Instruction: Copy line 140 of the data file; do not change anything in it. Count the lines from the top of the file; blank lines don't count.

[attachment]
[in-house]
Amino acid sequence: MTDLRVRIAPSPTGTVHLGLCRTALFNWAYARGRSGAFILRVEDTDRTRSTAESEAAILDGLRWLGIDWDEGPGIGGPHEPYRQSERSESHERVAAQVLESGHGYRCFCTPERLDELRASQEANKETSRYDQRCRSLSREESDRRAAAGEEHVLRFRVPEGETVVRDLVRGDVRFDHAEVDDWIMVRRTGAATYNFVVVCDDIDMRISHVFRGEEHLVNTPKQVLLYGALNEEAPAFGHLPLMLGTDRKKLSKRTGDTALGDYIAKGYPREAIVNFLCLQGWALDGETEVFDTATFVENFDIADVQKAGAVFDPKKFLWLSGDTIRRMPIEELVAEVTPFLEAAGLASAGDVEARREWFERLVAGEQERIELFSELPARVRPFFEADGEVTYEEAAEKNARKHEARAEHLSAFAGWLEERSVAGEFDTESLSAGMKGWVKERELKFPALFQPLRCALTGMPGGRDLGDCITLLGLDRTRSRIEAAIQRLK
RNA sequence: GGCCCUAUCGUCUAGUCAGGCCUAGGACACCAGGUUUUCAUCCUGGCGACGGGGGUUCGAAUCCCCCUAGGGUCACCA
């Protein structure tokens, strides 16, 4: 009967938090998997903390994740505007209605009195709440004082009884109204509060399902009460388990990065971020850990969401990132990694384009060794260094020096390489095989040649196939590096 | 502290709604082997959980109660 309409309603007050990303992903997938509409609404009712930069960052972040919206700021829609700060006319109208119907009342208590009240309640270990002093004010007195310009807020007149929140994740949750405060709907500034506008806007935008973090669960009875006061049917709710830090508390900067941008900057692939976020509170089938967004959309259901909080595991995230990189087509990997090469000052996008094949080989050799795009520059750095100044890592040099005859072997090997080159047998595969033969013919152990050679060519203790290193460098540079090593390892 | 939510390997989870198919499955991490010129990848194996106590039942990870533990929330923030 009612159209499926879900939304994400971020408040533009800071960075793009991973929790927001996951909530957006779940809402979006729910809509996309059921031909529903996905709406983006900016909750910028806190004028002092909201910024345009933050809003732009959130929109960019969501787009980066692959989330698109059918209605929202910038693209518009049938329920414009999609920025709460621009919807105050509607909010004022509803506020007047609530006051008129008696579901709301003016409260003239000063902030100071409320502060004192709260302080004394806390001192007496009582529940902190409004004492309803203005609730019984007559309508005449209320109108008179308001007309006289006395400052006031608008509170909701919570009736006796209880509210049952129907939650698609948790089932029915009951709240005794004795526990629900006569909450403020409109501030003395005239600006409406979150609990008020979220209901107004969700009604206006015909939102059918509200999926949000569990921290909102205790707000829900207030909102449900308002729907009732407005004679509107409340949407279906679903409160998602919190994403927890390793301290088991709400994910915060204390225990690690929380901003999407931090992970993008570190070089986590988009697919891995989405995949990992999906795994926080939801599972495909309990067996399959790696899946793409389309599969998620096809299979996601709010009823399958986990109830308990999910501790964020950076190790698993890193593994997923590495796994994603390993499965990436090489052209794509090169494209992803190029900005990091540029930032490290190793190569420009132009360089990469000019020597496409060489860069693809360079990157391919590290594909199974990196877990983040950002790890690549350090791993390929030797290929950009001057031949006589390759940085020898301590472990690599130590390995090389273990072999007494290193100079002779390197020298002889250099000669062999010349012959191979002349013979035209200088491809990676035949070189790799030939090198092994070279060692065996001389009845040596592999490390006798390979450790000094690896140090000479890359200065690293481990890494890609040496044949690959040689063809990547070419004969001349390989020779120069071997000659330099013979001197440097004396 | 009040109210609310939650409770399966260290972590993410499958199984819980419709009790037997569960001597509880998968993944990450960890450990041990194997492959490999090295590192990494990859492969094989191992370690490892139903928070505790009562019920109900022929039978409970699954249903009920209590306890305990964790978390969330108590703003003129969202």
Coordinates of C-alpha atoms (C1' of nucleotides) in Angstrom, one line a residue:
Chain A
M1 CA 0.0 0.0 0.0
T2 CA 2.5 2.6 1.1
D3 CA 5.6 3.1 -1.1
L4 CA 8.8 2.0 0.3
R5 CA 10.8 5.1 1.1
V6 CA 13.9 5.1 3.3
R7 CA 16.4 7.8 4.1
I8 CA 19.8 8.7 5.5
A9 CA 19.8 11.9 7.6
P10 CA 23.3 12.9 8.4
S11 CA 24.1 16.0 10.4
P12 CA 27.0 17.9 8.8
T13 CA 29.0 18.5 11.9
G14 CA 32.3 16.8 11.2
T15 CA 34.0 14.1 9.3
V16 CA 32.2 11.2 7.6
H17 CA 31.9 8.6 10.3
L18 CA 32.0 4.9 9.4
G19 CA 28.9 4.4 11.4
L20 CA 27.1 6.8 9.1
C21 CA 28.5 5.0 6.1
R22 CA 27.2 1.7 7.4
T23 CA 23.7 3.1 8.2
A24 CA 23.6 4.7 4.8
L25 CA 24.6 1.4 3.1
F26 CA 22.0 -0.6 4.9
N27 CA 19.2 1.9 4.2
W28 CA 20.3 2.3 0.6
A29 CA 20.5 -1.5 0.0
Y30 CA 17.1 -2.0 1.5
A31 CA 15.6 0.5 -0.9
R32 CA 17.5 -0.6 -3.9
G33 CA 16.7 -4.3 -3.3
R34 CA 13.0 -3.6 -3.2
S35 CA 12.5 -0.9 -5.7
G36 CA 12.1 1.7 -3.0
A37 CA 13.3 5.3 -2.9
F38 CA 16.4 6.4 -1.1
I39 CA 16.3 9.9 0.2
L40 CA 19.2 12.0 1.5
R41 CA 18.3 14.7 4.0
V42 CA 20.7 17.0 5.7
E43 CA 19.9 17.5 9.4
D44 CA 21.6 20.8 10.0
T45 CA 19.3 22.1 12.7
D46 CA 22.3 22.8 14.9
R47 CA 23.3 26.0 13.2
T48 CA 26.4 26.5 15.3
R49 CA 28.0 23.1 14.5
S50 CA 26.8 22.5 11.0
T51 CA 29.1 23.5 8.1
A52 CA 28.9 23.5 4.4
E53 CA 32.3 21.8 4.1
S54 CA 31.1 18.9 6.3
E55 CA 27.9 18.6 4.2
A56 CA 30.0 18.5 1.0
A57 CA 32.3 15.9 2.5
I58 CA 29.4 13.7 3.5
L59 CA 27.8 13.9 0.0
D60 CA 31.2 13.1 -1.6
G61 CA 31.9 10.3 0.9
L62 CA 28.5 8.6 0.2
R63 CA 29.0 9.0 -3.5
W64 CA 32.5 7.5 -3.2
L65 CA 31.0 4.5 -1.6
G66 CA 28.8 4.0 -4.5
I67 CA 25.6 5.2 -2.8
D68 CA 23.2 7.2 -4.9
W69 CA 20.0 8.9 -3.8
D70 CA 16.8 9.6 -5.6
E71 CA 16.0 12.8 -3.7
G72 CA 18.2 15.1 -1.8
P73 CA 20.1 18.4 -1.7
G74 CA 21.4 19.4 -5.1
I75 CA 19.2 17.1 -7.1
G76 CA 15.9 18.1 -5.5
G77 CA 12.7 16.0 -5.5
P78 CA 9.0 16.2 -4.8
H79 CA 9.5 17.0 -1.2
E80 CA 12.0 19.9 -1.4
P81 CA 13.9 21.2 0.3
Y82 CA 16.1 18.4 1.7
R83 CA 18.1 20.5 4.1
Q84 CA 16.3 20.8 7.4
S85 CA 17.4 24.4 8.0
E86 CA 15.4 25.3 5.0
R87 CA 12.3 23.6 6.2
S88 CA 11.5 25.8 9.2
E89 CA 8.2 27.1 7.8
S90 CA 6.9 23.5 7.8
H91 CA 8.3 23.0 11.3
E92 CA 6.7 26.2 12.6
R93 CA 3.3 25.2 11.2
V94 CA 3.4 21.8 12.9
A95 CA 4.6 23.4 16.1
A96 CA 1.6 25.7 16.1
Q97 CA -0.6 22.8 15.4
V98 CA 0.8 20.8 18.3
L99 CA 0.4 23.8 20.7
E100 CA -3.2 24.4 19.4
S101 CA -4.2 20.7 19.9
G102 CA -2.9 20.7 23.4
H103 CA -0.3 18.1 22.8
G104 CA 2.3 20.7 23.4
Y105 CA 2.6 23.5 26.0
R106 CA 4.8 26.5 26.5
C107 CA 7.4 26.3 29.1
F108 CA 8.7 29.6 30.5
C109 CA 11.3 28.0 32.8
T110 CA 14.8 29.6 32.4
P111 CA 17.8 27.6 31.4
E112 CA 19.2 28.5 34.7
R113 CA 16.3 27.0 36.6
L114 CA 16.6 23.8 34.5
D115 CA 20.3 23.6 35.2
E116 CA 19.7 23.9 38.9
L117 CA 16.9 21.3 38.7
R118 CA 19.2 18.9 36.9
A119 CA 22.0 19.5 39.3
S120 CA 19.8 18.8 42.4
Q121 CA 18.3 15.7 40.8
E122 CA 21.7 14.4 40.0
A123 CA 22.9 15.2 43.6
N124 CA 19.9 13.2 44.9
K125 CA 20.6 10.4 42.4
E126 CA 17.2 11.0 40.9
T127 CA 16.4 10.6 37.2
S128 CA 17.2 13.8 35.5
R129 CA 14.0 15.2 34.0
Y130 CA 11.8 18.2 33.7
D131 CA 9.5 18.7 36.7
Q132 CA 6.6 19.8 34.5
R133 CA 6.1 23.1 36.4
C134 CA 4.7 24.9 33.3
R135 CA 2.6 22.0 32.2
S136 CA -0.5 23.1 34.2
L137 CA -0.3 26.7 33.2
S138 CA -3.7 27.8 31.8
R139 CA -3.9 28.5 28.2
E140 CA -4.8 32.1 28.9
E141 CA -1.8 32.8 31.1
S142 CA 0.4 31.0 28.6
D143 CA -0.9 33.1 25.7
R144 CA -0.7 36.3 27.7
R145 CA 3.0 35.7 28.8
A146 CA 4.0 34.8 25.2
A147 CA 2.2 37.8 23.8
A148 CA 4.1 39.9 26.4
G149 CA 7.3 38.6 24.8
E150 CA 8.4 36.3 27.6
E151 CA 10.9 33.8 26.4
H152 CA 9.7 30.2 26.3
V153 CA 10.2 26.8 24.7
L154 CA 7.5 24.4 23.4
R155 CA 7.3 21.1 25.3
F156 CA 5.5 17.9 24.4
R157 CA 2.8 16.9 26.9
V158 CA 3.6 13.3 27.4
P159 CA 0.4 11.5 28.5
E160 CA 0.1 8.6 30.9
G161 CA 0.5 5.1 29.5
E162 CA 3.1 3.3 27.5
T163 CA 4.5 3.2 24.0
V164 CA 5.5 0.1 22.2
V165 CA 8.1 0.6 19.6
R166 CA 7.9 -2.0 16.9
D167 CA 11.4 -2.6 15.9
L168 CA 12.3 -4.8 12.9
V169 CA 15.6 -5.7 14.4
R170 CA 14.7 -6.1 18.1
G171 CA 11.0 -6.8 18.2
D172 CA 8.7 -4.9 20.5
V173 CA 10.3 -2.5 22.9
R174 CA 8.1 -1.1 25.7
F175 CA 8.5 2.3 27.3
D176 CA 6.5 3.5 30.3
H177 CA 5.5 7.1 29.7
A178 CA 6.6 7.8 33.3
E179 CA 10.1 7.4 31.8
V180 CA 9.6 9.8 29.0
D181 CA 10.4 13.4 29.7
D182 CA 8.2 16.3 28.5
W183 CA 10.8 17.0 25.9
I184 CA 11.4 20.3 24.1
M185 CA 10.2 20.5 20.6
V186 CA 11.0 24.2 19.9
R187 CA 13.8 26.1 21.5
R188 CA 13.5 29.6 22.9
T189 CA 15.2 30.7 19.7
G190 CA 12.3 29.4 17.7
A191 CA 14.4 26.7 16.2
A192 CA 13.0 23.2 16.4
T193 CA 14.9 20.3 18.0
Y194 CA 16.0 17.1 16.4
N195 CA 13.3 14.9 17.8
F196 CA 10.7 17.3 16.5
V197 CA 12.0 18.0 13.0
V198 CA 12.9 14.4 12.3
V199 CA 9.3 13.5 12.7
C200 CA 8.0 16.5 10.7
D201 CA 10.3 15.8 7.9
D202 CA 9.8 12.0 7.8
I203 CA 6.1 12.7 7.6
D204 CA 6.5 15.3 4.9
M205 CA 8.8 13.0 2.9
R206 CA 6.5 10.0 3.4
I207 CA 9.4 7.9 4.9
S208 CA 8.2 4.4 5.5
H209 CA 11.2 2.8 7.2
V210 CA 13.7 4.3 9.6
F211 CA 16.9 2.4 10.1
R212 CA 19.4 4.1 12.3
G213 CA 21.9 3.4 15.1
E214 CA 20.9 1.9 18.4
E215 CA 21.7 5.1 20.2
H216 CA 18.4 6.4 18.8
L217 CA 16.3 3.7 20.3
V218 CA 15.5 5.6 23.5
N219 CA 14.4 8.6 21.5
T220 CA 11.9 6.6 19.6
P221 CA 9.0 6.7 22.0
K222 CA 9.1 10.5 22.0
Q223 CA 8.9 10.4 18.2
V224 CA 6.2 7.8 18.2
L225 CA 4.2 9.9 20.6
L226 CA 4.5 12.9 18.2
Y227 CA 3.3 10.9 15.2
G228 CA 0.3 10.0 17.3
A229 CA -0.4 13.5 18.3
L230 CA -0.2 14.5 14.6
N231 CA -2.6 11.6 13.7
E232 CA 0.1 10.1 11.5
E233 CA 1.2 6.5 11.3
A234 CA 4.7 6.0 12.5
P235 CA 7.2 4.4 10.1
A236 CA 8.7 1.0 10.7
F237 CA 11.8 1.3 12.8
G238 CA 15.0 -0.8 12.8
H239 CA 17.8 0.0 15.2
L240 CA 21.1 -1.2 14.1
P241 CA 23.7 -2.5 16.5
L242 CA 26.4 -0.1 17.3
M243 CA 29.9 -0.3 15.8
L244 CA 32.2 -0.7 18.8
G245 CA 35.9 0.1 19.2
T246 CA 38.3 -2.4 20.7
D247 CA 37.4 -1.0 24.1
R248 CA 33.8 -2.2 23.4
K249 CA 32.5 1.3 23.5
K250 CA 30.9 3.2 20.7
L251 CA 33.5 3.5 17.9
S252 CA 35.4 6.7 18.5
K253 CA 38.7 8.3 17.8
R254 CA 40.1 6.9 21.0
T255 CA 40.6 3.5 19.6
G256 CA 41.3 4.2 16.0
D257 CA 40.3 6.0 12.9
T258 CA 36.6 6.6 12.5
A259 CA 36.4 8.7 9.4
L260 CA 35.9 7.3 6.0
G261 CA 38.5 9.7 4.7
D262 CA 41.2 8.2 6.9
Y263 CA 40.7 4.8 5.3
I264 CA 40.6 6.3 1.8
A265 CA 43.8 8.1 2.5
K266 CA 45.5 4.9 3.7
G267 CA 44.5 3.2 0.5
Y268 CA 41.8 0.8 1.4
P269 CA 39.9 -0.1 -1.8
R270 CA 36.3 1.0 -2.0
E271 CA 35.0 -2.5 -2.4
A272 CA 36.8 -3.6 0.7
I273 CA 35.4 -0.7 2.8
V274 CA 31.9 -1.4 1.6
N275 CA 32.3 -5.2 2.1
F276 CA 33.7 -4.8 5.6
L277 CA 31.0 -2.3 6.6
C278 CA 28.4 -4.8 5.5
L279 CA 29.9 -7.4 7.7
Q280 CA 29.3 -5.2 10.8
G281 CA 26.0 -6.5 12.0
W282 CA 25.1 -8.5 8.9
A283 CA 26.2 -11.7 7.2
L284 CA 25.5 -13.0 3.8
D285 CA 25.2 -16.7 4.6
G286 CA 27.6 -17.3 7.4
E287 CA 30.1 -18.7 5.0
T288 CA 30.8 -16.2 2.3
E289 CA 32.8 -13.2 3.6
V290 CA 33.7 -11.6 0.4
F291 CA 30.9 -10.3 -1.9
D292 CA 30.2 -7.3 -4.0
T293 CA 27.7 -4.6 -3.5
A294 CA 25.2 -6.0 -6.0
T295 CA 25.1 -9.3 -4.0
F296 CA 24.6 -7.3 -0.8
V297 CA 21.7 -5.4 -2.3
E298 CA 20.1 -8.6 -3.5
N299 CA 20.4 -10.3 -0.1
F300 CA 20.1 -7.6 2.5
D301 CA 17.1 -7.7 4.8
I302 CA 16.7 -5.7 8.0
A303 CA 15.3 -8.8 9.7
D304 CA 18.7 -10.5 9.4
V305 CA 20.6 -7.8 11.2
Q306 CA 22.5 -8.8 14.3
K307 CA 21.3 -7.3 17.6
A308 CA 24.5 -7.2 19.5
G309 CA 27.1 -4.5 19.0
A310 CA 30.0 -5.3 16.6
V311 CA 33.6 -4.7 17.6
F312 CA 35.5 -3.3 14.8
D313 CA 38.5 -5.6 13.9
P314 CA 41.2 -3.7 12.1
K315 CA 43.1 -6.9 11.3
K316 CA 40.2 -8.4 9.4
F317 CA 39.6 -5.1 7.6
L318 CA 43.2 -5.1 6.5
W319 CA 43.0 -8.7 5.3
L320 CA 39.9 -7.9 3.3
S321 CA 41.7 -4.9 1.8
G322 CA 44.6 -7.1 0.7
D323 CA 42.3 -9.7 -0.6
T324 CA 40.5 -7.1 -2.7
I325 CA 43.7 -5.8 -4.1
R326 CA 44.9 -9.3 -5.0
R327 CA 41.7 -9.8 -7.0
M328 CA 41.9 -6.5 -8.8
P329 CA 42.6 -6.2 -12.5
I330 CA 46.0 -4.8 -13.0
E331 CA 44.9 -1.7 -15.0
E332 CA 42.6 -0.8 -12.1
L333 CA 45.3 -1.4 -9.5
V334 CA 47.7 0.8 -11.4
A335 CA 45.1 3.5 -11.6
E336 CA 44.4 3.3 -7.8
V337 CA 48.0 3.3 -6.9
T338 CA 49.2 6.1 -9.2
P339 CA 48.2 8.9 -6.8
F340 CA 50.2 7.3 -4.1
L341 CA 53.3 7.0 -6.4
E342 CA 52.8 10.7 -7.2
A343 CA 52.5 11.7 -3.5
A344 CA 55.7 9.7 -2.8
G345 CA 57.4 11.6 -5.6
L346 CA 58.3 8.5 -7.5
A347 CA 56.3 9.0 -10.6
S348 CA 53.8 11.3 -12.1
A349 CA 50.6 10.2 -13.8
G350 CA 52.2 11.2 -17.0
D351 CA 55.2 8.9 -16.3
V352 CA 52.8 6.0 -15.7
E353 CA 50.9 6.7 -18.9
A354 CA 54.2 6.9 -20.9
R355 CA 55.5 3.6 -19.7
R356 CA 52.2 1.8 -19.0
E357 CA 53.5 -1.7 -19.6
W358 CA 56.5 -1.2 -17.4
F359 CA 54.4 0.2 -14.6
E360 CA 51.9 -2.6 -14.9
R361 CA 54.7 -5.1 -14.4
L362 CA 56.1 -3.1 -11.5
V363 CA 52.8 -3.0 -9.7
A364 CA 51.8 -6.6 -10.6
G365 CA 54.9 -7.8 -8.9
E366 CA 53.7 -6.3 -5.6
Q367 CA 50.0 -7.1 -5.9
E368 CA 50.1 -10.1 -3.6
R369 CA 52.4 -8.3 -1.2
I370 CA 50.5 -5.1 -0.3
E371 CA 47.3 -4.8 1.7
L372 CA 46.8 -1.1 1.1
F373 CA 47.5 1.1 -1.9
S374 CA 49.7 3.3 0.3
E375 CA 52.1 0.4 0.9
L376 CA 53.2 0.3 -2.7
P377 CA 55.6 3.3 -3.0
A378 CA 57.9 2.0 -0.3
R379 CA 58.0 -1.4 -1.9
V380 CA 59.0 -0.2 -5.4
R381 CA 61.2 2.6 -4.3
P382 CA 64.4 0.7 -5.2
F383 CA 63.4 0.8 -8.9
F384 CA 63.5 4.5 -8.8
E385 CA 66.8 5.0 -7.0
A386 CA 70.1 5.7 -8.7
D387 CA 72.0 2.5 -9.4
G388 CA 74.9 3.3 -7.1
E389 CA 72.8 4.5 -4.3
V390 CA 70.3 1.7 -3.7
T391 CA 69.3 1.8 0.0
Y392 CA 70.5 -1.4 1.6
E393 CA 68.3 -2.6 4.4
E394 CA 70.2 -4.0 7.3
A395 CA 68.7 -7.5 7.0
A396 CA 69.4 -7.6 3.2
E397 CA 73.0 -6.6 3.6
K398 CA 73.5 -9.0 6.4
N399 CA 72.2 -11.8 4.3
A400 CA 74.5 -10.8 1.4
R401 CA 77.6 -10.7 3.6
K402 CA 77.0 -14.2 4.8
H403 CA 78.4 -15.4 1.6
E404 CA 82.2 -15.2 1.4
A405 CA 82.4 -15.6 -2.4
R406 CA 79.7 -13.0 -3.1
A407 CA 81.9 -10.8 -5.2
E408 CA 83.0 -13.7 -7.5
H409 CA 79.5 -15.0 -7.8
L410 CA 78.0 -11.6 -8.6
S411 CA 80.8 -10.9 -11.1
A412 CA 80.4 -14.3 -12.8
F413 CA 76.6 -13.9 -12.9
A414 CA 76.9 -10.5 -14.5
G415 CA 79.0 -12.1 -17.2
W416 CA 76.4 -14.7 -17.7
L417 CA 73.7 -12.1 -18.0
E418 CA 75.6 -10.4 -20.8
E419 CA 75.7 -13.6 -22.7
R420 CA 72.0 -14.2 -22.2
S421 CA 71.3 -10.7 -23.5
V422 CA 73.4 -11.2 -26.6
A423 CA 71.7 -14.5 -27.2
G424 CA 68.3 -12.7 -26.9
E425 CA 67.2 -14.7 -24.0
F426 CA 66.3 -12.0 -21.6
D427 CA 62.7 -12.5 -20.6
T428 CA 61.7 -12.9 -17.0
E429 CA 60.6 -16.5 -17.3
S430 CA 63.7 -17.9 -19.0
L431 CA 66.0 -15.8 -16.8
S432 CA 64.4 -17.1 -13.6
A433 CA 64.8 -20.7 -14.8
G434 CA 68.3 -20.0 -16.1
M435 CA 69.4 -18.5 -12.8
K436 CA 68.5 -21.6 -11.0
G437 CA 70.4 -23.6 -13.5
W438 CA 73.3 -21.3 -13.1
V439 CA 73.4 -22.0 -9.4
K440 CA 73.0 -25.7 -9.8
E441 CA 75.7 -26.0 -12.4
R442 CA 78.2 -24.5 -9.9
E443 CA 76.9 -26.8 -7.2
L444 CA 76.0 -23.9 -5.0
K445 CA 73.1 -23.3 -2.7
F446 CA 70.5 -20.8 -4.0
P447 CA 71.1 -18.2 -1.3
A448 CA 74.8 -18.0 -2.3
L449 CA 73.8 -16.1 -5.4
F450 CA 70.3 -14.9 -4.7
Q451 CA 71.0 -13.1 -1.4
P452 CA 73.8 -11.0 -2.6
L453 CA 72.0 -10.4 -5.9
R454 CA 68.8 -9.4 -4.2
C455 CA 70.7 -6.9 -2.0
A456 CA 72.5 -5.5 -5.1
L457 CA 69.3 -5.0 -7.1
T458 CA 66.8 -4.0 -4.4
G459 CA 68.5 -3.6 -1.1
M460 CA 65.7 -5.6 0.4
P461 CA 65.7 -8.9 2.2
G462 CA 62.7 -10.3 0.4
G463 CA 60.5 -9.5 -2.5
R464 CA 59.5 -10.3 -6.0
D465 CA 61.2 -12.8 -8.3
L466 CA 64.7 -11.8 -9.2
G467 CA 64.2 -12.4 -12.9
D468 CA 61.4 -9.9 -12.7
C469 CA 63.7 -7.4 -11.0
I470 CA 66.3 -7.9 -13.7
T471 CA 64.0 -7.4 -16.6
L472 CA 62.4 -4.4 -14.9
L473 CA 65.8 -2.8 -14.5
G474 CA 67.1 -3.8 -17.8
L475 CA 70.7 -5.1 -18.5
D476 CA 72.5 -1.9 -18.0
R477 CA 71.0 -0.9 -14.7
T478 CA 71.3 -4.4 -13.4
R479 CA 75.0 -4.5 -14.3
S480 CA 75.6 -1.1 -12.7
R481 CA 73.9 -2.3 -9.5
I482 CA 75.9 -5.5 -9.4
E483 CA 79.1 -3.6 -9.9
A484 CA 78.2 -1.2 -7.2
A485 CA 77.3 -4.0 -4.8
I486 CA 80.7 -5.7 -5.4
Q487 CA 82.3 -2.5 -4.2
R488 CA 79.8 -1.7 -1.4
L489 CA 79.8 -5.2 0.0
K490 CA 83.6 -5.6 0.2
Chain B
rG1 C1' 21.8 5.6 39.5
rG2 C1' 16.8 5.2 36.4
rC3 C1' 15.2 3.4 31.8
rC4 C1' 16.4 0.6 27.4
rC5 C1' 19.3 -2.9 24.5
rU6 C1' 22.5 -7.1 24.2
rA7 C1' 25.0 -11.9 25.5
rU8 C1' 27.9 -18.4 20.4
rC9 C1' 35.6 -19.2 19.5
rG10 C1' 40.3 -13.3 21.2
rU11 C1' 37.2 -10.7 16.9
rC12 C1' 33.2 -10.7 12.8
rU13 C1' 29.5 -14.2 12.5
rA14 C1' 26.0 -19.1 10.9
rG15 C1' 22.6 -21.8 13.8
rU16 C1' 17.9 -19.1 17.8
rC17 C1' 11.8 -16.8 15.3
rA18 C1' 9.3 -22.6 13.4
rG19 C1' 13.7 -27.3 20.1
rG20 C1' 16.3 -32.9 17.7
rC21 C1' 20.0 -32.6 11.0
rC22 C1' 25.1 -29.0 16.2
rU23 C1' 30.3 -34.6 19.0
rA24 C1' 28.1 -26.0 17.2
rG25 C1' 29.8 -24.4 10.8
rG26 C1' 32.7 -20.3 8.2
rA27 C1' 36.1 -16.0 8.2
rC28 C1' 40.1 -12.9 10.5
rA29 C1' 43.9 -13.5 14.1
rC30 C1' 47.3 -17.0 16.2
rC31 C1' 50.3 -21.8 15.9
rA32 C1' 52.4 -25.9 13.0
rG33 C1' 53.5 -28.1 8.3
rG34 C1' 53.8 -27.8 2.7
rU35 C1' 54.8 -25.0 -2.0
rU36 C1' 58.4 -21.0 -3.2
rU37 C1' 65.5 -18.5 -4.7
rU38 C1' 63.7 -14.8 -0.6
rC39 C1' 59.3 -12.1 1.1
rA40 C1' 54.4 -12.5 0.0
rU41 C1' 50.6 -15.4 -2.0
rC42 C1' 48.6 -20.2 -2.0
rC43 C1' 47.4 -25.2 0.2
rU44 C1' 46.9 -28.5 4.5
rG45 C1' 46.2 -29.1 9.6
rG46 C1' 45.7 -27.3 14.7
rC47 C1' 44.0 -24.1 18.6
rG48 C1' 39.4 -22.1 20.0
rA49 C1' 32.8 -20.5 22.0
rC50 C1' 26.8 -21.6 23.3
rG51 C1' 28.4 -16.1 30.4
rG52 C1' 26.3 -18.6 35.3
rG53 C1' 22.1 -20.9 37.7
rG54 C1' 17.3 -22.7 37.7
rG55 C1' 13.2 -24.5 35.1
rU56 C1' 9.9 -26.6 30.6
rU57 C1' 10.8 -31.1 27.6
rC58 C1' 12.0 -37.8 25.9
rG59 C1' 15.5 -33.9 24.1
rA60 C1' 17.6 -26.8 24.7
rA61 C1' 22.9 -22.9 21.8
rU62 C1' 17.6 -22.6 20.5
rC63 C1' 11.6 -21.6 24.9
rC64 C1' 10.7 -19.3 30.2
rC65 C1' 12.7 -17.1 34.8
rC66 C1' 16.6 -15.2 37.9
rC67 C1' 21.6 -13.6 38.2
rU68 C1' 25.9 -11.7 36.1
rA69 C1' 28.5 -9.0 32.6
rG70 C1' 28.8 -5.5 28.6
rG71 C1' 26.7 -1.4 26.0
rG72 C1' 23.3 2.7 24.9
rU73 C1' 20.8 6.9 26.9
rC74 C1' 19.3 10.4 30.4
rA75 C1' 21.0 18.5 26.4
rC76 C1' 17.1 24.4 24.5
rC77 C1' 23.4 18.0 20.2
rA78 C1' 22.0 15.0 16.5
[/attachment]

C134 CA 4.7 24.9 33.3